Legislation and regulation
August 27, 2013
Explanations for a marked fall in employee turnover have largely attributed it to the recession, which, it’s been suggested, has led cautious employees to prefer to stay put in a secure position, rather than risk losing their place in an uncertain job market. However new data published today from the CIPD’s Megatrends research project suggests a more positive picture. The proportion of workers leaving their employer at any given time fell by over two fifths between 1998 and 2012, long before the downturn took hold. And the good news for those concerned with improving the quality of the workplace environment is that increased job satisfaction and improved levels of employee engagement could play a significant role.. more…
August 27, 2013
There is quite possibly more guff talked about the impact of Gen Y on businesses and the workplace than any other management topic. However, it’s not only wrong to characterise the people of Generation Y as some homogeneous blob with stereotyped attitudes that set them apart from the rest of humanity, but also to miss the point that the workplace is and will remain multigenerational. In fact, according to new data from the Department of Work and Pensions, there have never been more over 50s in work in the UK than there are right now. There are 2 million more over-50s in jobs than there were 15 years ago and they will form a third of the workforce by 2020. And they will want their own say on things just as much as the much talked about millennials.
August 20, 2013
The problem with the UK holiday season is that you never know where you are with your contacts. While one chunk of the population is away on leave, the other half is beavering away, and carry on sending out tons of emails, which the other half are forced to plough through when they return to the office. Maybe we need to follow the example of the Italian office furniture manufacturer which emails out an annual reminder during the last week of July that its offices will be shut for the whole of August, when traditionally, most of Italy takes a break. Not so the Brits, where, according to new research, even workers entitled to a break, are reluctant to take time off. more…
August 19, 2013
Washrooms, as facilities managers are only too aware can often be the cause of some contention within the workplace, particularly amongst female staff, who frequently complain of having to queue to use the facilities. However, that inconvenience pales into insignificance compared to the plight of many council workers and call centre staff, who, according to trade union Unison are either not able to access public conveniences or are restricted as to when they can take toilet breaks. The unions says cuts to council funding, which has led to the widespread closure of public facilities are adversely affecting those workers who spend their working day out on the road, while in a previous Unison study of call centre workers, around 28 per cent reported that access to a toilet was a problem. more…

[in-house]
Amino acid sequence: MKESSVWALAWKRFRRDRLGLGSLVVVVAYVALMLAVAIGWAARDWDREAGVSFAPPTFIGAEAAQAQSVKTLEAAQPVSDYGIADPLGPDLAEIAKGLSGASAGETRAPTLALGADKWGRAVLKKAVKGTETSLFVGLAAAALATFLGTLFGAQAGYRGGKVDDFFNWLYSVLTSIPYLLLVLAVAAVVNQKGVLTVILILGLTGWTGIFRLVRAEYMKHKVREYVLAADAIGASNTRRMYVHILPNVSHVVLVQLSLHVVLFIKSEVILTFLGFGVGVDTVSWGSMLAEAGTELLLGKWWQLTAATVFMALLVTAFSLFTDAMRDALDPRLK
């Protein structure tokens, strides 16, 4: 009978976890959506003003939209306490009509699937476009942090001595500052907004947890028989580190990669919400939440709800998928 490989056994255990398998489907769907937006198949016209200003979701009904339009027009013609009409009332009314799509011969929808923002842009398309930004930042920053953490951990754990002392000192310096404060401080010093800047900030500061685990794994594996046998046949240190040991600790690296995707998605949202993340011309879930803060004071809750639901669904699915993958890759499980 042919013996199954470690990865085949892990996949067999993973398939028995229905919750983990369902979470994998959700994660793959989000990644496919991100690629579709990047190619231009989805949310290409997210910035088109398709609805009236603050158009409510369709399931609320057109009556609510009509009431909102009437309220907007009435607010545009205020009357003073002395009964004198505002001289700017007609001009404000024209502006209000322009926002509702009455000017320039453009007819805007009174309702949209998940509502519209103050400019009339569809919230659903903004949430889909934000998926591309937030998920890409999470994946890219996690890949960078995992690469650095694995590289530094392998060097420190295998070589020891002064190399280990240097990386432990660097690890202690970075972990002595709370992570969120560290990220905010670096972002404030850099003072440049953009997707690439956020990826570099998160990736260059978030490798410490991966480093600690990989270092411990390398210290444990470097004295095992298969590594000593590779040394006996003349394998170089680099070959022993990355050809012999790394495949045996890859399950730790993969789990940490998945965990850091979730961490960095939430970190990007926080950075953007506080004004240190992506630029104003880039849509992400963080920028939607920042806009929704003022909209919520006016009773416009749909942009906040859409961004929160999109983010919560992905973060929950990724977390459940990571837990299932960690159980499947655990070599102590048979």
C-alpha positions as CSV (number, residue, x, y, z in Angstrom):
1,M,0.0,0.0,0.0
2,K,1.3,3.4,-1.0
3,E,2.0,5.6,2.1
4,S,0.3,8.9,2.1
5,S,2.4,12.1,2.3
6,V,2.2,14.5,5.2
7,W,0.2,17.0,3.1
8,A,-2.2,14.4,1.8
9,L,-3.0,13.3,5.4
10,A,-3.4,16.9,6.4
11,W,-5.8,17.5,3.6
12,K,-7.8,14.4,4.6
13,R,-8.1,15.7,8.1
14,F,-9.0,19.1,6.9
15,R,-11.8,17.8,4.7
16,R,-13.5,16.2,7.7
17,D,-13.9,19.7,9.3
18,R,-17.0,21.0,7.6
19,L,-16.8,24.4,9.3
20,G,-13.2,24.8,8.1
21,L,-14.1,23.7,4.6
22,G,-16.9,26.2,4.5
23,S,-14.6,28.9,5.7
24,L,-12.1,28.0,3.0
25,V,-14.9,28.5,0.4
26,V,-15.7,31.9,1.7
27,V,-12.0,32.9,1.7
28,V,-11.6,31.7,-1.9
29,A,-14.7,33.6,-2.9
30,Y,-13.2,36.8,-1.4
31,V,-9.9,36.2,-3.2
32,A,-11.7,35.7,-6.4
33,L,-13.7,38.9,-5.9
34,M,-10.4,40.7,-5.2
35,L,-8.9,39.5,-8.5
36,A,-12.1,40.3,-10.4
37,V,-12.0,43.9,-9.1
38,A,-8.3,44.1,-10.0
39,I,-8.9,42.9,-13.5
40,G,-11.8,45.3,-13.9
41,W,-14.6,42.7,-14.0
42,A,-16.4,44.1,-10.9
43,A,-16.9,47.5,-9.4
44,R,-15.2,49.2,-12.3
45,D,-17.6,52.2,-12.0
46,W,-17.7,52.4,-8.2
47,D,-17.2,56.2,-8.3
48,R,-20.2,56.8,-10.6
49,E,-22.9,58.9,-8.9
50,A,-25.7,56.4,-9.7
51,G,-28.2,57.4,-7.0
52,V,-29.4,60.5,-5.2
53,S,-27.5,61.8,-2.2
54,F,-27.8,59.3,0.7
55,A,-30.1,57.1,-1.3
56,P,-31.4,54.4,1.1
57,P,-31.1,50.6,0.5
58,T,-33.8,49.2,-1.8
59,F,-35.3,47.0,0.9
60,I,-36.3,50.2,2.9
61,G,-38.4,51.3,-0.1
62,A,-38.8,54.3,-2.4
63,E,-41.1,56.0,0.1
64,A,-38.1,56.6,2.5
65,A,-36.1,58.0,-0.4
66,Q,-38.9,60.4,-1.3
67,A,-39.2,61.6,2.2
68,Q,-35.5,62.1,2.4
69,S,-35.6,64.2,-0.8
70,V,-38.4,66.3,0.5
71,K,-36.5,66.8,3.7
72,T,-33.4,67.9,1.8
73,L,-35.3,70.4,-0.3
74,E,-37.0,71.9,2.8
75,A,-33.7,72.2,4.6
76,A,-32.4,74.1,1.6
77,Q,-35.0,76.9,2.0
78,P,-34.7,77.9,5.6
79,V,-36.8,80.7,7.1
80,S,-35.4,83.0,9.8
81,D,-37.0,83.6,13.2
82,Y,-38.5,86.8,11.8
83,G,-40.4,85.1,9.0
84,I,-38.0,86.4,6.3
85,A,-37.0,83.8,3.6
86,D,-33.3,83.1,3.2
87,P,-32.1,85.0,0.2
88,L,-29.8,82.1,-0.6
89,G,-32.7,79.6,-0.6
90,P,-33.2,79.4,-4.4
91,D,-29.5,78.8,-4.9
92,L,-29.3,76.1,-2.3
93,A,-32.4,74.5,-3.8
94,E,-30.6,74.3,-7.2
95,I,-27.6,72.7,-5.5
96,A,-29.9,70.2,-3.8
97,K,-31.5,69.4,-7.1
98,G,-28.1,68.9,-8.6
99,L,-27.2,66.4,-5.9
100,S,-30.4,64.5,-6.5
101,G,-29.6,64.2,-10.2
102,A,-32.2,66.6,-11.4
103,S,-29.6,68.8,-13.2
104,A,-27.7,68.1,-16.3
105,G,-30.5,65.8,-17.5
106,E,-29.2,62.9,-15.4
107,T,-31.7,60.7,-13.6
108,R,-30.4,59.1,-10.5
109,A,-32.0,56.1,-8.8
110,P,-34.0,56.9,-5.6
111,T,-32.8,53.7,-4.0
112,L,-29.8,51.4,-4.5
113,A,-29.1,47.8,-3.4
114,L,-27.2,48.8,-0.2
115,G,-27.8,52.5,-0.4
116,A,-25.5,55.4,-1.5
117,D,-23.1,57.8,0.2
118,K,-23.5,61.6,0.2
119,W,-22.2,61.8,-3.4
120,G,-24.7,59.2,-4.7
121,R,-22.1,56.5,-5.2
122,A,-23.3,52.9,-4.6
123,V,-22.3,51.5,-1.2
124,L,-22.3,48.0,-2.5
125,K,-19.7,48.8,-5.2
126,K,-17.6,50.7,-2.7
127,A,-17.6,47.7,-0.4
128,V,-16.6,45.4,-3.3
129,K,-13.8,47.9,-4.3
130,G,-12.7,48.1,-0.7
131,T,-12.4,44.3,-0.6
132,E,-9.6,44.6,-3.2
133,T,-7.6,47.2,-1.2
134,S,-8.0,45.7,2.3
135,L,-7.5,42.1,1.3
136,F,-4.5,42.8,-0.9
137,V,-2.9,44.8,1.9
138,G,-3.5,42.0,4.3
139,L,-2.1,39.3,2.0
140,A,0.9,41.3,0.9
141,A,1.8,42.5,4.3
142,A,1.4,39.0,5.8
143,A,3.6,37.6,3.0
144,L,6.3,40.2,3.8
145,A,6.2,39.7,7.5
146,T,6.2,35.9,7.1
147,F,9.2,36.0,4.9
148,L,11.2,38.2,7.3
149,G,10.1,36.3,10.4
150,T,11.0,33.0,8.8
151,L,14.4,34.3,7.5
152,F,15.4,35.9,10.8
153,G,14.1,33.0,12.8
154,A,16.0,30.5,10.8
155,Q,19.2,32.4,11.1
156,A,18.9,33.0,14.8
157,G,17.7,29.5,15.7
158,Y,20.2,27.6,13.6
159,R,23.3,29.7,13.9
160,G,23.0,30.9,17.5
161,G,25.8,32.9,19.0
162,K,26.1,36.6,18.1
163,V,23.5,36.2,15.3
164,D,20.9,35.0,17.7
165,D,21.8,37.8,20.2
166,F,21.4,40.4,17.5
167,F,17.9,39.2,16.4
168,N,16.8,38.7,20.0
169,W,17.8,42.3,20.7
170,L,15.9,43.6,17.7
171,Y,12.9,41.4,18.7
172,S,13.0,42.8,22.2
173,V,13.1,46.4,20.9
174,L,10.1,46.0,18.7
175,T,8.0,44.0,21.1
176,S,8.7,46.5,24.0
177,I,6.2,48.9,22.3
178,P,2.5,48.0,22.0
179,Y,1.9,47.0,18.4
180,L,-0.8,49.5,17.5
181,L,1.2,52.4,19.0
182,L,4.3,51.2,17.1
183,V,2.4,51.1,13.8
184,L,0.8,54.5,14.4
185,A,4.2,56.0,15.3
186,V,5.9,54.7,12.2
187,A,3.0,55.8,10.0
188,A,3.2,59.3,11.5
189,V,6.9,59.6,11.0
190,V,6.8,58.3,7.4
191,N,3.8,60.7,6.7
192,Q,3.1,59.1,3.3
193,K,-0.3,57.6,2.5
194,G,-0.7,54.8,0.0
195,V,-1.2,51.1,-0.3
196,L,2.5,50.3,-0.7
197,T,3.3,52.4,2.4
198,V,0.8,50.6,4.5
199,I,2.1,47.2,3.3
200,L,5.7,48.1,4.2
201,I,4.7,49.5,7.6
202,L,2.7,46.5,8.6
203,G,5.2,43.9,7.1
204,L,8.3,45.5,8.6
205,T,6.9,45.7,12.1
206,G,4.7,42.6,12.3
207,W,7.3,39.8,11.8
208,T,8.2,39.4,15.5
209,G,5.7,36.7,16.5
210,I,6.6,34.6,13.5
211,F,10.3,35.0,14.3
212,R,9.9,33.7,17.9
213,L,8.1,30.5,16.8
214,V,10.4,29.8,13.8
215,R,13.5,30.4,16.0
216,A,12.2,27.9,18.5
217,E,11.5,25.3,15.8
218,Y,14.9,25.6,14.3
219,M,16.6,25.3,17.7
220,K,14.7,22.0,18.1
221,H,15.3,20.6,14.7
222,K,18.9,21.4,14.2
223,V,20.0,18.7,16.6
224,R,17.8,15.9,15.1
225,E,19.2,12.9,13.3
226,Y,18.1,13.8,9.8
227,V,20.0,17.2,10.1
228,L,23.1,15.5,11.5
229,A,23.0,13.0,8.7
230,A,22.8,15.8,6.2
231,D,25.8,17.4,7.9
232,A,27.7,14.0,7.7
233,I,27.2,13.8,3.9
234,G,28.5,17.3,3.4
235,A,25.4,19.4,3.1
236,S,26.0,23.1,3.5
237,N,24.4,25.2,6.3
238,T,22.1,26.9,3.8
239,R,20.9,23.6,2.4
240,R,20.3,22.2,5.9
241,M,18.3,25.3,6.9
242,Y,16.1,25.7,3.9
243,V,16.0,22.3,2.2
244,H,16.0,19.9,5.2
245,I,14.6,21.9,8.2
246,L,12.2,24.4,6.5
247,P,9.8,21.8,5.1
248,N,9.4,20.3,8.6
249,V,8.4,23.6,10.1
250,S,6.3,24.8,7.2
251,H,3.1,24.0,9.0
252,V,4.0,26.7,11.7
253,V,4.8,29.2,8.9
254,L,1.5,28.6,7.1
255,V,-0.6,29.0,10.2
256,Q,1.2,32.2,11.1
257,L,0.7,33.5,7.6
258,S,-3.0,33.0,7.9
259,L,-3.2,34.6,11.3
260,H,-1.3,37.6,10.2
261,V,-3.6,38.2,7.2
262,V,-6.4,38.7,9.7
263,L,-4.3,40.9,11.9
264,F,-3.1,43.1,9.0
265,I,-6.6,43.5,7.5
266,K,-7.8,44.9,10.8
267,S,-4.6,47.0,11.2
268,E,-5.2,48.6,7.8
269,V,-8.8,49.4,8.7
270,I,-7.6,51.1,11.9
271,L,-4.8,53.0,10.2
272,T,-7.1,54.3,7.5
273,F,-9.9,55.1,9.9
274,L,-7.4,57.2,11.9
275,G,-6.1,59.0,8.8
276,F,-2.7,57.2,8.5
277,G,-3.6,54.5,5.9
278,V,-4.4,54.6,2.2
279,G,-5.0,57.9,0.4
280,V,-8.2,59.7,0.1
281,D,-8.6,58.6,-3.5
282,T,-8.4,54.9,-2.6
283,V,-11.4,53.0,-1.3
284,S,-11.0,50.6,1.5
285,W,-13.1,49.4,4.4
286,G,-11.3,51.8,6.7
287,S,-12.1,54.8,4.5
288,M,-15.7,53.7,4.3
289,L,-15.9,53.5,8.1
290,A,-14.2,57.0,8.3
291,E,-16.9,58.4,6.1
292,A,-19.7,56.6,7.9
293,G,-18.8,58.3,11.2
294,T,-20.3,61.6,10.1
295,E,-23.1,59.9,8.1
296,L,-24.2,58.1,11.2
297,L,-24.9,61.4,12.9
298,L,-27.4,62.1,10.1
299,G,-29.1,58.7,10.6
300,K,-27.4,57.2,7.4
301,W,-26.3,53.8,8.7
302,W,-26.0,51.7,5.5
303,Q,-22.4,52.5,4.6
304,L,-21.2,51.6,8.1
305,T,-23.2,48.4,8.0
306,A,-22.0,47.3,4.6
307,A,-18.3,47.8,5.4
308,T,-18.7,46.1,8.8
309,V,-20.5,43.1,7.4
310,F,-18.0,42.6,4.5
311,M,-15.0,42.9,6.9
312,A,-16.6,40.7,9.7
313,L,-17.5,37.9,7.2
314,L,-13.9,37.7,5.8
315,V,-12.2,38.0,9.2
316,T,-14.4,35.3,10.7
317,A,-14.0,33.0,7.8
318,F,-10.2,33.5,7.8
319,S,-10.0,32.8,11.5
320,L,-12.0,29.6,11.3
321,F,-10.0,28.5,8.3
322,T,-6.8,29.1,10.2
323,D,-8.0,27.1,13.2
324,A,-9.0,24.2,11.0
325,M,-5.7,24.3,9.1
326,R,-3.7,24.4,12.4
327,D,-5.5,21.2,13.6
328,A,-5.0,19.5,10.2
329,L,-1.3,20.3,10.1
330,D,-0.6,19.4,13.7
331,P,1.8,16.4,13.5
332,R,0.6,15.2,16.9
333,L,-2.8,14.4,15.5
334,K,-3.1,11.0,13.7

August 16, 2013
The comment by UKIP treasurer Stuart Wheeler that women are not competitive enough to merit a place in the boardroom grabbed all of the headlines from an important debate on the introduction of gender quotas on City boards. The news broke on the same day that employment body the CIPD issued a warning that businesses will continue to lose talented female workers if they don’t offer them a better work-life balance. With research showing that around half of female managers choose not to return to work following maternity leave, how far should employers be going to retain female talent and encourage workplace diversity, and does gender equality really require a legislative stick? more…
August 14, 2013
Time was, not so long ago that a job seeker could choose which aspects of their experience, interests and personality they wanted to reveal on a job application. For the employer this meant wheedling out the right candidates from a pile of written applications, then using the interview process to determine whether the applicant measured up to their requirements. Today, social media not only makes it easier for employers to reach a much wider universe of candidates – it also gives them the opportunity if they choose, to screen potential employees, and this is where legally, ethically and practically, new largely uncharted problems lie. more…
July 26, 2013